Ukraine: Daily Briefing – May 18, 2017, 5 PM Kyiv time

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Ukraine: Daily Briefing
May 18, 2017, 5 PM Kyiv time
 
The Head of the Mejlis of the Crimean Tatar People, Refat Chubarov, MP, addresses Ukraine's Parliament on the Day of Remembrance of the Victims of the Genocide of the Crimean Tatar People. To view video, please click on image
The Head of the Mejlis of the Crimean Tatar People, Refat Chubarov, MP, addresses Ukraine’s Parliament on the Day of Remembrance of the Victims of the Genocide of the Crimean Tatar People. To view video, please click on image


1. Russian Invasion of Ukraine
The General Staff of Ukraine’s Armed Forces reported at 12:30 PM Kyiv time that in the last 24 hours, no Ukrainian soldiers were killed and five Ukrainian soldiers were wounded in action. Towards Donetsk, Russian-terrorist forces carried out heavy artillery, mortar and tank shelling of Ukrainian positions near Avdiivka. Russian-terrorist forces shelled residential areas of Avdiivka, damaging three residential buildings. Russian-terrorist forces shelled Ukrainian positions near Verkhnotoretske and west of Svitlodarsk with mortars. Russian-terrorist forces shelled Kodema (5 km from the contact line) with artillery. Towards Mariupol, Russian-terrorist forces shelled Ukrainian positions at Pavlopil and Krasnohorivka with mortars. Shelling by Russian-terrorist forces damaged a school in Krasnohorivka, which was empty at the time of the shelling. Towards Luhansk, Russian-terrorist forces shelled Ukrainian positions at Krymske and Novooleksandrivka with mortars.
2. Address by President of Ukraine on the Day of Remembrance of the Victims of the Genocide of the Crimean Tatar People
 
President Poroshenko. addresses Requiem on occassion of Day of Remembrance of the Victims of the Genocide of the Crimean Tatar People. Photo – Presidential Administration
Ukraine’s President Petro Poroshenko addressed the Requiem on the Day of Remembrance of the Victims of Genocide of the Crimean Tatar People. In 2015, Ukraine’s Parliament recognized the 1944 deportation of the Crimean Tatar People by the Soviet regime an act of Genocide, and established May 18 as the Day of Remembrance. President Poroshenko stated, “Today, we commemorate the 73rd anniversary of deportation of Crimean Tatars from their historic homeland – Crimea. We remember with compassion other ethnic groups of Crimea that faced this challenge: Germans, Greeks, Armenians, Bulgarians, Karaites and others. […] Deportation is a crime without a statute of limitations and criminals who cold-bloodedly planned this act of genocide are not eligible for forgiveness. […] In 2014, shortly before the seventieth anniversary of deportation, post-Soviet but still authoritarian Russia annexed the Ukrainian Crimea. Thousands of Crimean Tatars were forced to leave their home again. Invaders do everything to squeeze the freedom-loving people out of their native land. Isn’t it a new undeclared, deviously hidden deportation. […]The sacred right of Crimean Tatars to live freely on their native land will be restored – finally and irreversibly. Due to all possible means and mechanisms approved in a civilized world. […] Crimea is Ukraine, and Ukraine is Europe. Part of the civilized world that values human dignity and sovereign rights of nations.”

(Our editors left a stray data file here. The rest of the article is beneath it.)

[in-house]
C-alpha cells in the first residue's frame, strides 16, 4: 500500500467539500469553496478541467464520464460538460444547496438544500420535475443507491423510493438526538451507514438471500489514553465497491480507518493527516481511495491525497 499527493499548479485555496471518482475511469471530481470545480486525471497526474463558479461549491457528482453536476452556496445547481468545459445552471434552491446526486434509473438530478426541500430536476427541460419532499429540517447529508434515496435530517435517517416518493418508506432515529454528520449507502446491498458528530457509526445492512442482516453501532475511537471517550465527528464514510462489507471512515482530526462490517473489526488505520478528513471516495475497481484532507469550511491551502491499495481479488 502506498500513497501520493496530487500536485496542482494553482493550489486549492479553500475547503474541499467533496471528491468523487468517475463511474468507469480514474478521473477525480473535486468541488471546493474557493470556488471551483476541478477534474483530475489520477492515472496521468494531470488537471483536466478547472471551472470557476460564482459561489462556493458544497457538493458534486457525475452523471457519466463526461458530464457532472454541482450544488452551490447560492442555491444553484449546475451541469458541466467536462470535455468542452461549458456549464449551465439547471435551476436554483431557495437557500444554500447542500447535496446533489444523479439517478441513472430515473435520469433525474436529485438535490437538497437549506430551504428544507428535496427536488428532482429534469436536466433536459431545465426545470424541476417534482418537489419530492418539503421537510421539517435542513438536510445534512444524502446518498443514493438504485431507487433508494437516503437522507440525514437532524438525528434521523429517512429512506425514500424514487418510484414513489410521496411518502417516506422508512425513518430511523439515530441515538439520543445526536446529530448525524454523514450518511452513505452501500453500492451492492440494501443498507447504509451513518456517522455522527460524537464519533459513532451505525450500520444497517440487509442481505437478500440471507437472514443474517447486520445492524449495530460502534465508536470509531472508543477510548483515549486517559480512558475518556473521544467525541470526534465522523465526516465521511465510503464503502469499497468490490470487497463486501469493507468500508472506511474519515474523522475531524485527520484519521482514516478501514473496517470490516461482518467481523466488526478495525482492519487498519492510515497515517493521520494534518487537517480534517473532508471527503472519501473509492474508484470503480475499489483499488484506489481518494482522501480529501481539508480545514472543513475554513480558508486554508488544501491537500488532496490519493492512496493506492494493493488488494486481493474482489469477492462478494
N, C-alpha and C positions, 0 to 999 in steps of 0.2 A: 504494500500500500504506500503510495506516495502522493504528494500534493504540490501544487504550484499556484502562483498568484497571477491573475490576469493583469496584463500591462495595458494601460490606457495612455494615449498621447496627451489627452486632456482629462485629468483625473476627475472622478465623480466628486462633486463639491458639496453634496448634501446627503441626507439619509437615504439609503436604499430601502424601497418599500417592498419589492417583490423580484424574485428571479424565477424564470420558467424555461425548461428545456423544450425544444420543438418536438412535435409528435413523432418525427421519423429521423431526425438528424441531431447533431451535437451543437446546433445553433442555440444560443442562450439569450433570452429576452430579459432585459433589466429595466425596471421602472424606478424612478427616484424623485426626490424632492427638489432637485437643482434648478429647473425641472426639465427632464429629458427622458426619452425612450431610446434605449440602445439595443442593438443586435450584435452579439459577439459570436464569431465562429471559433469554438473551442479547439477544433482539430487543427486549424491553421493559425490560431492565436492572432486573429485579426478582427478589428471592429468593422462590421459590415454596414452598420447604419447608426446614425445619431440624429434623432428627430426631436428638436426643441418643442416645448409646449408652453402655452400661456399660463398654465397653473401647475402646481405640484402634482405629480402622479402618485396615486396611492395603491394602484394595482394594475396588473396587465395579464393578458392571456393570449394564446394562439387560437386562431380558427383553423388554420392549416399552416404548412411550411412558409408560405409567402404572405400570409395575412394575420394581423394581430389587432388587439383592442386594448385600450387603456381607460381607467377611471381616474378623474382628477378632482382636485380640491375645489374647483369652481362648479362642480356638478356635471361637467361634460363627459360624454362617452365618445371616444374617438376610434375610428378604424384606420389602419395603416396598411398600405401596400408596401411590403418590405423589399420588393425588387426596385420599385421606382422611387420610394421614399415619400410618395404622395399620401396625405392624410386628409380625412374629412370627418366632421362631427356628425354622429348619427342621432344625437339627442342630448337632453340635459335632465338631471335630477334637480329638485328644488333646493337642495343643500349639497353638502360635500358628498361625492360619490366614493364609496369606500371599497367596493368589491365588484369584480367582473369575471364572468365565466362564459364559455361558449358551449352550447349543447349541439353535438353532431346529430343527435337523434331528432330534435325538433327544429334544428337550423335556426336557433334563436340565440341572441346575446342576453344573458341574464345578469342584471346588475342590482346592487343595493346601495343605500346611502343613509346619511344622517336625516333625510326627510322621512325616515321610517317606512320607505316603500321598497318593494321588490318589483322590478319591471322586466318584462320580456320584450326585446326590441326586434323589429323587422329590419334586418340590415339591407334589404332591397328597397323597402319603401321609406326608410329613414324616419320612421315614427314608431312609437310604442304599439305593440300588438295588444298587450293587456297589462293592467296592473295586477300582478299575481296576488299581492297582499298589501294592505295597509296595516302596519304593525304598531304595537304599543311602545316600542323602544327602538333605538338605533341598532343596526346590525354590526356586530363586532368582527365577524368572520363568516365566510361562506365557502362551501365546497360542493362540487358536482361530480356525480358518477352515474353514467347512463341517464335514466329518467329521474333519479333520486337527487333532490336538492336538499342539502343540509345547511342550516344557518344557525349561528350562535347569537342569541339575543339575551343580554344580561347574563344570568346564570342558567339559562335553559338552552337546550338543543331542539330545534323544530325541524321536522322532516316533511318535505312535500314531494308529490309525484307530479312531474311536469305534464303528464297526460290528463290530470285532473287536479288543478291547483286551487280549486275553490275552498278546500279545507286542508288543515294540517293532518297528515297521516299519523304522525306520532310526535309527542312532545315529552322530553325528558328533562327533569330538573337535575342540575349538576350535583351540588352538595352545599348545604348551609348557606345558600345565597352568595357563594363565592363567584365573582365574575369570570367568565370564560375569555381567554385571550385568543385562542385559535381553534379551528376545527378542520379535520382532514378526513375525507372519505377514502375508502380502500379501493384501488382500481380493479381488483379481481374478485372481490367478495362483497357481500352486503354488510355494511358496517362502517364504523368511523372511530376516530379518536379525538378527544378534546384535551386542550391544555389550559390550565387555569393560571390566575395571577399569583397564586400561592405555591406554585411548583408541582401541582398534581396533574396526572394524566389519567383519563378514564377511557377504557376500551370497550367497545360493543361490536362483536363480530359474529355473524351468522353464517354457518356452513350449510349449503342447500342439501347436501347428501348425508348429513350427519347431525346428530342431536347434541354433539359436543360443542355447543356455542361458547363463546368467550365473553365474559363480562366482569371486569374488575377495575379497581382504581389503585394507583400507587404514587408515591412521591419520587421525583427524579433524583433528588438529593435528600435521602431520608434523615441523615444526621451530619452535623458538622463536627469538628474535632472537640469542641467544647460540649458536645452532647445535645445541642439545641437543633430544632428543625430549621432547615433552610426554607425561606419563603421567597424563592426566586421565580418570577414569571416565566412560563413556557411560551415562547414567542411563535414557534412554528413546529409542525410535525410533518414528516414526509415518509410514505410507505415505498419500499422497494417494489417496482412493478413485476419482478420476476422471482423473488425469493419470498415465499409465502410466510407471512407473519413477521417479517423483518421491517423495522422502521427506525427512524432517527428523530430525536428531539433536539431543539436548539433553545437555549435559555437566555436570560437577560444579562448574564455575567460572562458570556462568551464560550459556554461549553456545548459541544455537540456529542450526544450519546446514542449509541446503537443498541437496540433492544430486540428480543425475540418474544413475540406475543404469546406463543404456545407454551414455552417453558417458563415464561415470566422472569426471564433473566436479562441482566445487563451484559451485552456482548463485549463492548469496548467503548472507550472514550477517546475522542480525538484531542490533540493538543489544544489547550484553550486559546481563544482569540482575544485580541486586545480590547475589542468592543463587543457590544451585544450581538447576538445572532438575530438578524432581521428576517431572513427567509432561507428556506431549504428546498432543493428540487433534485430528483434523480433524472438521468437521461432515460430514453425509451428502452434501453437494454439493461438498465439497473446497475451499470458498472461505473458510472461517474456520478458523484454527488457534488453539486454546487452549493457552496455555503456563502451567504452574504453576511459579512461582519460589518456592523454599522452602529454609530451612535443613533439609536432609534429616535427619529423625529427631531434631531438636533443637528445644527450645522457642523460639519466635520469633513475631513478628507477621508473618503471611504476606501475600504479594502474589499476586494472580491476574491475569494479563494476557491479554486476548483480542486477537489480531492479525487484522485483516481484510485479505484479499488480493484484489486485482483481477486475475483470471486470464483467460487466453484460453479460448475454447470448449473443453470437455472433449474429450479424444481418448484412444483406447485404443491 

3. Government to support Magnitsky bill in Canada
The Globe and Mail reported on May 17, “Foreign Affairs Minister Chrystia Freeland says the Liberal government will support a Senate bill that would establish Magnitsky-style sanctions against human-rights abusers in Russia and around the world, following in the footsteps of the U.S. and Britain. The announcement comes a month after the House of Commons foreign affairs committee urged the Liberal government to expand Canadian sanctions legislation to include human-rights abusers, freezing their assets and denying them visas. U.S.-born financier and anti-Putin campaigner Bill Browder has led the international effort to sanction human-rights abusers worldwide, in memory of Russian lawyer Sergei Magnitsky, who was murdered in 2009. Mr. Browder has made many trips to Ottawa in recent years, pressing both the former Conservative and current Liberal government to implement a Magnitsky Act. ‘In Canada and around the world, the issue of human-rights sanctions and in particular the case of Sergei Magnitsky have drawn strong interest, and rightly so,’ said Ms. Freeland in a speech to the House of Commons on Wednesday night. ‘However, there is no current Canadian law that authorizes the imposition of sanctions specifically for violations of international human rights obligations in a foreign state or for acts of corruption.’ Ms. Freeland specifically expressed support for Bill S-226, tabled by Conservative Senator Raynell Andreychuk. The legislation, essentially modelled on the Magnitsky Act that passed in the U.S. Congress in 2012, passed the Senate in April. The House is expected to start debating it Friday. Ms. Freeland said the government will work with parliamentarians to bring forward some ‘some technical amendments to strengthen the bill,’ but did not say what those amendments will look like.”

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